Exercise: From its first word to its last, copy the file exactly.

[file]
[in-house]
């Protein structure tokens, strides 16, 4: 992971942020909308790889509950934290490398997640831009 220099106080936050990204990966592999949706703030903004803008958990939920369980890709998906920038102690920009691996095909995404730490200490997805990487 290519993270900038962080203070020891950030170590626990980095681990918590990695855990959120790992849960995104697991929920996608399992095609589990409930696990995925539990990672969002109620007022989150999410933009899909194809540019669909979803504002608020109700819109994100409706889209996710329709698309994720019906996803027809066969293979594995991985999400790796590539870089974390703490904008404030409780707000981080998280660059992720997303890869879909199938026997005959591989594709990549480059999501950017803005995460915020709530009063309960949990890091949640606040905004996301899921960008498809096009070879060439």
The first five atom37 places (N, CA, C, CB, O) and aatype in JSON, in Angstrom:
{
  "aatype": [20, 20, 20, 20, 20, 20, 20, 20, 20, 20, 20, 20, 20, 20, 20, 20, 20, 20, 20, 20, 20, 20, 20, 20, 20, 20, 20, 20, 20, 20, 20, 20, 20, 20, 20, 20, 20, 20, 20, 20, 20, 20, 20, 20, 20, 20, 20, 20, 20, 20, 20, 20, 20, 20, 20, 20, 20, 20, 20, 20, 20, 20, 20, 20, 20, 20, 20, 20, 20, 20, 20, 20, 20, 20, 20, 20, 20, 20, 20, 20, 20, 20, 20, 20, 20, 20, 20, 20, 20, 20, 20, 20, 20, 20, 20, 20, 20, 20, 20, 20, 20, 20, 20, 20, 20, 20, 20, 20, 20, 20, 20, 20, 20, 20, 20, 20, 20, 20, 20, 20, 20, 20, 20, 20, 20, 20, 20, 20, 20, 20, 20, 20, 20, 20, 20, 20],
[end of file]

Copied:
[in-house]
């Protein structure tokens, strides 16, 4: 992971942020909308790889509950934290490398997640831009 220099106080936050990204990966592999949706703030903004803008958990939920369980890709998906920038102690920009691996095909995404730490200490997805990487 290519993270900038962080203070020891950030170590626990980095681990918590990695855990959120790992849960995104697991929920996608399992095609589990409930696990995925539990990672969002109620007022989150999410933009899909194809540019669909979803504002608020109700819109994100409706889209996710329709698309994720019906996803027809066969293979594995991985999400790796590539870089974390703490904008404030409780707000981080998280660059992720997303890869879909199938026997005959591989594709990549480059999501950017803005995460915020709530009063309960949990890091949640606040905004996301899921960008498809096009070879060439």
The first five atom37 places (N, CA, C, CB, O) and aatype in JSON, in Angstrom:
{
  "aatype": [20, 20, 20, 20, 20, 20, 20, 20, 20, 20, 20, 20, 20, 20, 20, 20, 20, 20, 20, 20, 20, 20, 20, 20, 20, 20, 20, 20, 20, 20, 20, 20, 20, 20, 20, 20, 20, 20, 20, 20, 20, 20, 20, 20, 20, 20, 20, 20, 20, 20, 20, 20, 20, 20, 20, 20, 20, 20, 20, 20, 20, 20, 20, 20, 20, 20, 20, 20, 20, 20, 20, 20, 20, 20, 20, 20, 20, 20, 20, 20, 20, 20, 20, 20, 20, 20, 20, 20, 20, 20, 20, 20, 20, 20, 20, 20, 20, 20, 20, 20, 20, 20, 20, 20, 20, 20, 20, 20, 20, 20, 20, 20, 20, 20, 20, 20, 20, 20, 20, 20, 20, 20, 20, 20, 20, 20, 20, 20, 20, 20, 20, 20, 20, 20, 20, 20],